We’re all haunted by something. Any conscious adult who claims otherwise is lying or may be enjoying an intimate and lasting relationship with psychotropics. Either way, who are we to judge? Dragging a few ghosts is an inevitable byproduct of stumbling through a crowded world jagged with hard corners and sharp edges.
We accidentally bump other people into the pointy ends along the way. Sometimes we mean to. Sometimes we get pushed and impaled. We nurse resentments and regrets and take on the weight of other people’s envy and guilt. From there it becomes a matter of what we do with our haunting: Do we embrace possession or call for an exorcism? The choice isn’t always as simple as we think.
The fourth season of AMC’s “Better Call Saul” finds Jimmy McGill (Bob Odenkirk) at that crossroads, contending with a death that fails to free him from the prison of his sins. For the sake of anyone who isn’t caught up with the series, I’ll refrain from saying who it is, though it’s easy enough to guess.
Suffice it to say, when the show returns Monday at 9 p.m. it is slowly dawning on Jimmy that he’ll never be free of the reputation his brother Chuck (Michael McKean) stained him with. As long as Jimmy exists, no matter what he achieves, he’ll be seen as a con man.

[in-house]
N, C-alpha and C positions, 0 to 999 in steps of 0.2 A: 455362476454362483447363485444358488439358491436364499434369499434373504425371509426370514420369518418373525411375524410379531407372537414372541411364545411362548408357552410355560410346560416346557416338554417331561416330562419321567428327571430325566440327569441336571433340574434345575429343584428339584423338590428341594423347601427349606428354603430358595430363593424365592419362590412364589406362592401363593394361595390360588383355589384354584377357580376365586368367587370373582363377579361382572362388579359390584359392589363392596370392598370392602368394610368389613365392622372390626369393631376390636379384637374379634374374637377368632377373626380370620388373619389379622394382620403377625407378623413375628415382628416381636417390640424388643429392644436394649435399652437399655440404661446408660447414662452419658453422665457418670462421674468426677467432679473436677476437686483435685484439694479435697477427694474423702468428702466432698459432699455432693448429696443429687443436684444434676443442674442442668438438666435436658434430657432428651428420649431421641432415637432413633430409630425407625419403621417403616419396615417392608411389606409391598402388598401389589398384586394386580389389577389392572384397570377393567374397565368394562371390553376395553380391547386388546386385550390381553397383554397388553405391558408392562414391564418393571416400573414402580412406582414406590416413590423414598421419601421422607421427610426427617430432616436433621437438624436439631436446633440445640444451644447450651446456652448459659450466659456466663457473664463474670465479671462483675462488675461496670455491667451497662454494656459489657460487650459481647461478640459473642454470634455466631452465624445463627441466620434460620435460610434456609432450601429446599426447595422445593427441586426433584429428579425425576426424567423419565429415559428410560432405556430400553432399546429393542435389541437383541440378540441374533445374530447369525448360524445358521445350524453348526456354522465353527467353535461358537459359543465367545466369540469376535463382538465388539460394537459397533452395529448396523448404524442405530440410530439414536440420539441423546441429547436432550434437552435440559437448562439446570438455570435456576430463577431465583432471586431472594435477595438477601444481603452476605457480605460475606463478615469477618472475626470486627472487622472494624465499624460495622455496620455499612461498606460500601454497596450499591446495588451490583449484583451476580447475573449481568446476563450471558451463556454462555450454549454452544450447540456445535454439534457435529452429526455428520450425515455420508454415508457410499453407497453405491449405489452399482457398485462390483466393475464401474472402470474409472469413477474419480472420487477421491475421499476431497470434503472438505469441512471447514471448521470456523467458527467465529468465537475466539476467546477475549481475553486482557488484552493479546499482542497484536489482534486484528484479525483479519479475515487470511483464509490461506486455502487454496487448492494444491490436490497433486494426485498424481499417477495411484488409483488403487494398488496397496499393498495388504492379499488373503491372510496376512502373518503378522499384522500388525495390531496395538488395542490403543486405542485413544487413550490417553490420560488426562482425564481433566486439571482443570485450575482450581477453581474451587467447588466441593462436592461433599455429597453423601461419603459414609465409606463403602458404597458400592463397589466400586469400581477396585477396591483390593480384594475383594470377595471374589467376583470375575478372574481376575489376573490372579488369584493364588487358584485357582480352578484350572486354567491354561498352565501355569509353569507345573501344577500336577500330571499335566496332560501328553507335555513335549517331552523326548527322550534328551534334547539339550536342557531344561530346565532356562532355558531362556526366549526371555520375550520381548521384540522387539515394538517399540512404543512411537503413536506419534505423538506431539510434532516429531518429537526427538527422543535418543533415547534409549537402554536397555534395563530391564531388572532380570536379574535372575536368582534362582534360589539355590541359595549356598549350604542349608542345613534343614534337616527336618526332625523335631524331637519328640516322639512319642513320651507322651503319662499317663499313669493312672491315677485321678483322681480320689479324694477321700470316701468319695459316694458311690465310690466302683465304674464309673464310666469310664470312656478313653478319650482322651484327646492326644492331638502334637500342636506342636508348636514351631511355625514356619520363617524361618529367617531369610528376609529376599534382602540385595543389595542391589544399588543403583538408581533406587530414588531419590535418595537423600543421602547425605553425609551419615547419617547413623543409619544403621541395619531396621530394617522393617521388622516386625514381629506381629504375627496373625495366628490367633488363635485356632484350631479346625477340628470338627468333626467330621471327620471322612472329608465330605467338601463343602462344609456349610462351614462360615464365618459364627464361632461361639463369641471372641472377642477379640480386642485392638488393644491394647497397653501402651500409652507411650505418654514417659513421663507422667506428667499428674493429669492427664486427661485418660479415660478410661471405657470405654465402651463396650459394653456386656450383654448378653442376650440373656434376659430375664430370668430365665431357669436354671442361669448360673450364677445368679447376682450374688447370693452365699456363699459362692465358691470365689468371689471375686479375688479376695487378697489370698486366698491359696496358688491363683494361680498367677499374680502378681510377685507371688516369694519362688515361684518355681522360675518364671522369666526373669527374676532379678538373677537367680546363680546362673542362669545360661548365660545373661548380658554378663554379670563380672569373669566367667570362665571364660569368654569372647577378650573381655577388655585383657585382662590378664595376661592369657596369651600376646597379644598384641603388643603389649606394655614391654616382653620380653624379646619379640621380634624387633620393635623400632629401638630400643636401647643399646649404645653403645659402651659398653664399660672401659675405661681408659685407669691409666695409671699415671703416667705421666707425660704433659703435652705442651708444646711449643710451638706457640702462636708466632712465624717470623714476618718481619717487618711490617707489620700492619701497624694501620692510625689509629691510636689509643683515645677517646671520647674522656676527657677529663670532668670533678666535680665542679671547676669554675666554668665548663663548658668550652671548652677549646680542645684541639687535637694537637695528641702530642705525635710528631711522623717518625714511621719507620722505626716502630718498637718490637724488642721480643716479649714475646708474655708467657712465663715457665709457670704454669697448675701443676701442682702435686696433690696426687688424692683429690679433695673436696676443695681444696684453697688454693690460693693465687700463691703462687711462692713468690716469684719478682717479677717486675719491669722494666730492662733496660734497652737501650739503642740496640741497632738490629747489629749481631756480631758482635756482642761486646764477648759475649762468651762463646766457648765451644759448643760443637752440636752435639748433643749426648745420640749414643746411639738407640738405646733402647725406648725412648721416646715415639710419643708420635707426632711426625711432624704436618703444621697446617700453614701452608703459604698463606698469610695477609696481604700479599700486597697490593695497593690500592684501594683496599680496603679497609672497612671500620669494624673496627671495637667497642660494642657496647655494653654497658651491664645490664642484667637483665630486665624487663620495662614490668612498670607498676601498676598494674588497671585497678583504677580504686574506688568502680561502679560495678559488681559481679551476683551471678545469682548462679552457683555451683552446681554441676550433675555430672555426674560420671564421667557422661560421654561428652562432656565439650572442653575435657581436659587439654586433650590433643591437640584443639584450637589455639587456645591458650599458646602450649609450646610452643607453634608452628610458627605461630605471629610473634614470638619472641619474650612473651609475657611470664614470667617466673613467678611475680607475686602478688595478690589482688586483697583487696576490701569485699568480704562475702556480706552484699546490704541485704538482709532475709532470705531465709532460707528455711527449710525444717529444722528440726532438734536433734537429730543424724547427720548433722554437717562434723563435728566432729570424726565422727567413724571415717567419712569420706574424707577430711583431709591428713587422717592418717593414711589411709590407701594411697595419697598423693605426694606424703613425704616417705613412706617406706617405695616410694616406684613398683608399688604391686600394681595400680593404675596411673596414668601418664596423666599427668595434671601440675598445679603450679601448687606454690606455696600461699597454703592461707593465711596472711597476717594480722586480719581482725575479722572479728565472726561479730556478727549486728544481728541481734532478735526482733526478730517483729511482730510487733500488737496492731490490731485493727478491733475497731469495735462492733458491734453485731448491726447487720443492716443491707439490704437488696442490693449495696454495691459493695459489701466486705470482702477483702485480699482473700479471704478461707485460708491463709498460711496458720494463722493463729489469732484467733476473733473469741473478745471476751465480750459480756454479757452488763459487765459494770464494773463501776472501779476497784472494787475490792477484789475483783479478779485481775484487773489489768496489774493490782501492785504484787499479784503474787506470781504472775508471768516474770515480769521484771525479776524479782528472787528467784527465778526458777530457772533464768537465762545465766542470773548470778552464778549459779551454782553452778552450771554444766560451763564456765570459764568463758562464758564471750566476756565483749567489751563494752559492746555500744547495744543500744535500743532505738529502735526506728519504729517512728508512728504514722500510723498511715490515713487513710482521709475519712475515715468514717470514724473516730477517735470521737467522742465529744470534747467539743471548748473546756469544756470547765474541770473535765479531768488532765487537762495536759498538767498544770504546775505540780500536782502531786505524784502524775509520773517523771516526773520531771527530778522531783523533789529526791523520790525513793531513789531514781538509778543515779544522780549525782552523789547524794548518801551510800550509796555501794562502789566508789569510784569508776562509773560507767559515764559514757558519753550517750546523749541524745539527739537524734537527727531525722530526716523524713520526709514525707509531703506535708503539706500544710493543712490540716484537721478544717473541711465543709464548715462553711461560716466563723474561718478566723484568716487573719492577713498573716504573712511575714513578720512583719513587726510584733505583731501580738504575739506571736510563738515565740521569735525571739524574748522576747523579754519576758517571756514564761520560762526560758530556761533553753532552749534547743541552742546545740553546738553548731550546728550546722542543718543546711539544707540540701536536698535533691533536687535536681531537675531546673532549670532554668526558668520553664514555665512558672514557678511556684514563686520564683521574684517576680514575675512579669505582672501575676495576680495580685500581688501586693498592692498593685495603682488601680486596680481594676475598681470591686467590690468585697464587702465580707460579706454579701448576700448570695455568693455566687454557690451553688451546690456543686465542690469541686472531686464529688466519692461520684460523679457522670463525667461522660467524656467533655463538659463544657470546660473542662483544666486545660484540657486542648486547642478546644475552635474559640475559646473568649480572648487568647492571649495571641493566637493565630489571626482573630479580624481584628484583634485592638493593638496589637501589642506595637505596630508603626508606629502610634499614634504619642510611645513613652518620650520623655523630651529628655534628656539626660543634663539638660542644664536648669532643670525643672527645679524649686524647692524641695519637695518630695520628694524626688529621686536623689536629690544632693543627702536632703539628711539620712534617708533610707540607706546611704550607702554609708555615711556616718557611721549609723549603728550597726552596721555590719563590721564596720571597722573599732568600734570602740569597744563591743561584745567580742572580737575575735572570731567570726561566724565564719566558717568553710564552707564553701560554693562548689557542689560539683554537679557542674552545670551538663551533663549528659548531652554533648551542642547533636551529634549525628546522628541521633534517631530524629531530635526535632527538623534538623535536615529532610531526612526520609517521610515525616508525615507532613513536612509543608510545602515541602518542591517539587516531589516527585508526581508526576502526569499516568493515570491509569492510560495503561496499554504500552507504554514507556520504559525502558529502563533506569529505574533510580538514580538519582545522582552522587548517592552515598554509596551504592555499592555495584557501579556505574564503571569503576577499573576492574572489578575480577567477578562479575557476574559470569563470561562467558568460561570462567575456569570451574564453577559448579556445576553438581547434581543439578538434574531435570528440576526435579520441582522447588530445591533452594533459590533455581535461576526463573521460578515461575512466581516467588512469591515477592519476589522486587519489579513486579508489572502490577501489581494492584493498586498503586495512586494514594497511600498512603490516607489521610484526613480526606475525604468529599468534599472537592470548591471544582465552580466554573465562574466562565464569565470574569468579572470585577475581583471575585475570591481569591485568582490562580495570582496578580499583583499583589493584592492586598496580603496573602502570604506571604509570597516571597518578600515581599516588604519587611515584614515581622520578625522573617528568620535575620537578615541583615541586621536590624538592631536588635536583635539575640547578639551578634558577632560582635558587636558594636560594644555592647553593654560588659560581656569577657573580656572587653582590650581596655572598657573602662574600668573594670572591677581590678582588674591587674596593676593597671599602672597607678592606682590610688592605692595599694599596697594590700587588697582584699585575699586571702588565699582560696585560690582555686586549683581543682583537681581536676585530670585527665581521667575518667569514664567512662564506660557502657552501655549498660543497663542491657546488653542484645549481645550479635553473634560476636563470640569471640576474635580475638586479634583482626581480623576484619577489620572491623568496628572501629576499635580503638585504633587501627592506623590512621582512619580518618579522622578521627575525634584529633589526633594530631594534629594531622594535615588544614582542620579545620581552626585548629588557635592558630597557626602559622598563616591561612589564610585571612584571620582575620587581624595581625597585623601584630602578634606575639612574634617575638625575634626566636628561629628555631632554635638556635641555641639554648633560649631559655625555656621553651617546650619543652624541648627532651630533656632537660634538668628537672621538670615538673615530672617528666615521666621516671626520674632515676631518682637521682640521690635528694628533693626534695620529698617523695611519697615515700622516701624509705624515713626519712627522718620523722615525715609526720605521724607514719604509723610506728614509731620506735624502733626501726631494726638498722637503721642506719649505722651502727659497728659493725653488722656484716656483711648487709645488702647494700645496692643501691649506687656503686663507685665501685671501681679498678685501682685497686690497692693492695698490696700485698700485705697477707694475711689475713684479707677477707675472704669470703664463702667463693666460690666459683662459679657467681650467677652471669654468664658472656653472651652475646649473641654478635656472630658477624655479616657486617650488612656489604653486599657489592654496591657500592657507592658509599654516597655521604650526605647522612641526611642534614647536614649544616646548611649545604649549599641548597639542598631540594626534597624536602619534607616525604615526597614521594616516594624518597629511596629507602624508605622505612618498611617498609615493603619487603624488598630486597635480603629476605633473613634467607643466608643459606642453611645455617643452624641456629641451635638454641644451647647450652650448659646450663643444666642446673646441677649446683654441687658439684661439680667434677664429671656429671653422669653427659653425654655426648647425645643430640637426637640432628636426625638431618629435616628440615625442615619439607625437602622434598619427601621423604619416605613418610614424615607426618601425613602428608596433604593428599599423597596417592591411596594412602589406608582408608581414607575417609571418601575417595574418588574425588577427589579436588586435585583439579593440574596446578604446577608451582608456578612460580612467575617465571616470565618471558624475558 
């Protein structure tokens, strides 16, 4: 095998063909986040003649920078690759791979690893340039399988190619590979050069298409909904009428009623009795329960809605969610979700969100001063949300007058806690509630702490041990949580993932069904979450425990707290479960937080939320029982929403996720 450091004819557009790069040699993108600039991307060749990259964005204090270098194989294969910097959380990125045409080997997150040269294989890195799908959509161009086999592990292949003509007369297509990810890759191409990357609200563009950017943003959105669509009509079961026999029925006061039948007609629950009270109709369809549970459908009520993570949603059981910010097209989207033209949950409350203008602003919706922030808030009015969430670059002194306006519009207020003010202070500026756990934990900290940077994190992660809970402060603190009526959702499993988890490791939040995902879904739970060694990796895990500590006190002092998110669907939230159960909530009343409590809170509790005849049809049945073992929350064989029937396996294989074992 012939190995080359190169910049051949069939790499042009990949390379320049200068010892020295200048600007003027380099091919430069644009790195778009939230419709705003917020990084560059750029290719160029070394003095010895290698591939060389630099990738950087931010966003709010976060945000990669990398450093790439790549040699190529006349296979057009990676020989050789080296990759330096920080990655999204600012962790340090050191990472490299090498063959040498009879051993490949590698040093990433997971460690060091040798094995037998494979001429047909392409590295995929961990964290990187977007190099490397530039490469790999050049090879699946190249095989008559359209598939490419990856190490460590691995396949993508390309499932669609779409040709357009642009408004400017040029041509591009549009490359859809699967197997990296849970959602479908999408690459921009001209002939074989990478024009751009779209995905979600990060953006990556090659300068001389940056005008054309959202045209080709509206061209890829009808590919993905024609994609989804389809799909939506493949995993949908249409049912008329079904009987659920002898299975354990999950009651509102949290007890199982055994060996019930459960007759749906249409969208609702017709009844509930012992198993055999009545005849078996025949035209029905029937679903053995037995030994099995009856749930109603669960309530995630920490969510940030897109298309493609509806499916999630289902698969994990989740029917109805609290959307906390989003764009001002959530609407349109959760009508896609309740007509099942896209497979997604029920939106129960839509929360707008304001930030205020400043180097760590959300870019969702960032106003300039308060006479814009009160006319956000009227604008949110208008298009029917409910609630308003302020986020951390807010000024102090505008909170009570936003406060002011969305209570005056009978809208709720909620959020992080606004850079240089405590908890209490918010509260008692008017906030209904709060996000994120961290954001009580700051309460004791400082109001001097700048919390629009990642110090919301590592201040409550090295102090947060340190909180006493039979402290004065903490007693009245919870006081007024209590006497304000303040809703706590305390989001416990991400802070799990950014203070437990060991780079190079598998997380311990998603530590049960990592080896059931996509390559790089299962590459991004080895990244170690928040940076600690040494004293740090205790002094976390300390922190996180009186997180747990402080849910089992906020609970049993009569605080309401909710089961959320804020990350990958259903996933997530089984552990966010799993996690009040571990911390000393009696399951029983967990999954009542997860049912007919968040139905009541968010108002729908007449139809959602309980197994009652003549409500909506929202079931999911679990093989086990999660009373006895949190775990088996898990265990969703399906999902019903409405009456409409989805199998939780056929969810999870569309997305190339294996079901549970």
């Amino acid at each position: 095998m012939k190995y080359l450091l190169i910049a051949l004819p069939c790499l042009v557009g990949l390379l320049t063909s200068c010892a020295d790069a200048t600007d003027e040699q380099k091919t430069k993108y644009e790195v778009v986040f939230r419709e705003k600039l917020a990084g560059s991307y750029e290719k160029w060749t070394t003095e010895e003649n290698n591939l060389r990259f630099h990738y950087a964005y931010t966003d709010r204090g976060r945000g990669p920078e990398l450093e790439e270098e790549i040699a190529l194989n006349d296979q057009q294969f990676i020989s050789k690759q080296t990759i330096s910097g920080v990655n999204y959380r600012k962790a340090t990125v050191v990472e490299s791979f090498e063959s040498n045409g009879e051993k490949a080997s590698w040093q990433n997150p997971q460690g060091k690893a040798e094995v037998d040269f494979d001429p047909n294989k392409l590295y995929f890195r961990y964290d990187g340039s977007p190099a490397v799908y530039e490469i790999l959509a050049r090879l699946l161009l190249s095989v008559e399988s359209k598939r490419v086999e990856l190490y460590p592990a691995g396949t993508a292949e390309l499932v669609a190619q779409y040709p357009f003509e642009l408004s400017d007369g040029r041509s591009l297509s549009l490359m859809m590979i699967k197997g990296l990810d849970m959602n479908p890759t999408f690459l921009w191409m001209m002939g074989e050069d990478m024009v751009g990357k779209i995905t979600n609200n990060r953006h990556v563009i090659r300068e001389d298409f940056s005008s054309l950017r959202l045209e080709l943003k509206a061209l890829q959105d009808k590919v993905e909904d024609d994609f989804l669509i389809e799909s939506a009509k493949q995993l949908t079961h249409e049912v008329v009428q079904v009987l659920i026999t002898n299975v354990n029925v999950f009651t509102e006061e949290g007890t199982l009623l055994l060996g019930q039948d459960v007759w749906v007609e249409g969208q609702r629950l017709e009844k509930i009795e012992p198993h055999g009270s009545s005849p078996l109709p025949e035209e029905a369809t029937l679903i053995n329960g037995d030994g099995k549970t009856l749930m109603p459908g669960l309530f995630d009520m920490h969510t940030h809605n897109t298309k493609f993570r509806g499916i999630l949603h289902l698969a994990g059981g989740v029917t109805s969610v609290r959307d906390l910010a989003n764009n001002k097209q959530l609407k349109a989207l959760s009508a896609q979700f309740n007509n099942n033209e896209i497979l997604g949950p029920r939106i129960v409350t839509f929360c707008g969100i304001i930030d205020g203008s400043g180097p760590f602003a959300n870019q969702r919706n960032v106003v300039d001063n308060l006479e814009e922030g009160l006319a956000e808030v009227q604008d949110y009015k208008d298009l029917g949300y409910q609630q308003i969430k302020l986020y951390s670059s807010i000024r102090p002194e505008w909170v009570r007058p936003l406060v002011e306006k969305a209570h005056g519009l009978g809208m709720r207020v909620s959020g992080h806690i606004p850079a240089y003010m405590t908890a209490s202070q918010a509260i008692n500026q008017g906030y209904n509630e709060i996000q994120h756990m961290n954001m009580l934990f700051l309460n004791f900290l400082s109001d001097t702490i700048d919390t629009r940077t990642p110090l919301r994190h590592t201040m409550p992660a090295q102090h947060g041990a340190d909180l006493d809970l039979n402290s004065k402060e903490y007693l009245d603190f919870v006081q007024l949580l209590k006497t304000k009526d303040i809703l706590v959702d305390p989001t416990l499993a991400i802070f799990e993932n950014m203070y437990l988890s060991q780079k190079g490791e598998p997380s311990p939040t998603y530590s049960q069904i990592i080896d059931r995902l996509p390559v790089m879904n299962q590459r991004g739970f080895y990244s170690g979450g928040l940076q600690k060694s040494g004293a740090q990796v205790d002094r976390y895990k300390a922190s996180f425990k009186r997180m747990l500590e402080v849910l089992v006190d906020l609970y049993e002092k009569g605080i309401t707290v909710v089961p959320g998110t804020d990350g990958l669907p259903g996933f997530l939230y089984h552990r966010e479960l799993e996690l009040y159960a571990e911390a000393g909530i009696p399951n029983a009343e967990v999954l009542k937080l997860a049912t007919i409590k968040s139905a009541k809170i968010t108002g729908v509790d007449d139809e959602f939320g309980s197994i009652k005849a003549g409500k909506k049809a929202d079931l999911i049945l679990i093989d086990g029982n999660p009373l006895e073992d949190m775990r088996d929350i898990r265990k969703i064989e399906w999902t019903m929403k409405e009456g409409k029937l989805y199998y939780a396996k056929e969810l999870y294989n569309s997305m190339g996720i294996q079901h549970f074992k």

Everything he’s achieved is due to his own efforts, and on another series on another network (hello, “The Mentalist”) his con man past would be transformed into an asset in the courtroom. Jimmy’s ghosts are loud and powerful, however, and they make Jimmy into his own worst enemy. Understanding this is one small step to comprehending why Jimmy McGill one day burns his entire identity to become criminal lawyer Saul Goodman.
“Better Call Saul” is among a handful of series people miss when it’s off the air because it’s so well written, as one expects of series creators Vince Gilligan and Peter Gould, but also because of its lineage.
“Better Call Saul” itself is a haunted work of television, although the spirits surrounding it are hallowed and sacred; it exists as a prequel to one of the finest series of television’s Golden Age, “Breaking Bad.”
But “Better Call Saul” stands on its own. You don’t have to have seen “Breaking Bad” to savor the tension and sorrow of Odenkirk’s performance or the stoical menace of Jonathan Banks’ Mike Ehrmantraut or the cool scariness of Giancarlo Esposito’s Gus Fring. You only need to understand the primal human need to have one’s efforts be validated and to attain respect, and how being consistently denied these things twists a person terribly. This changes the nature of the mystery about how it ends.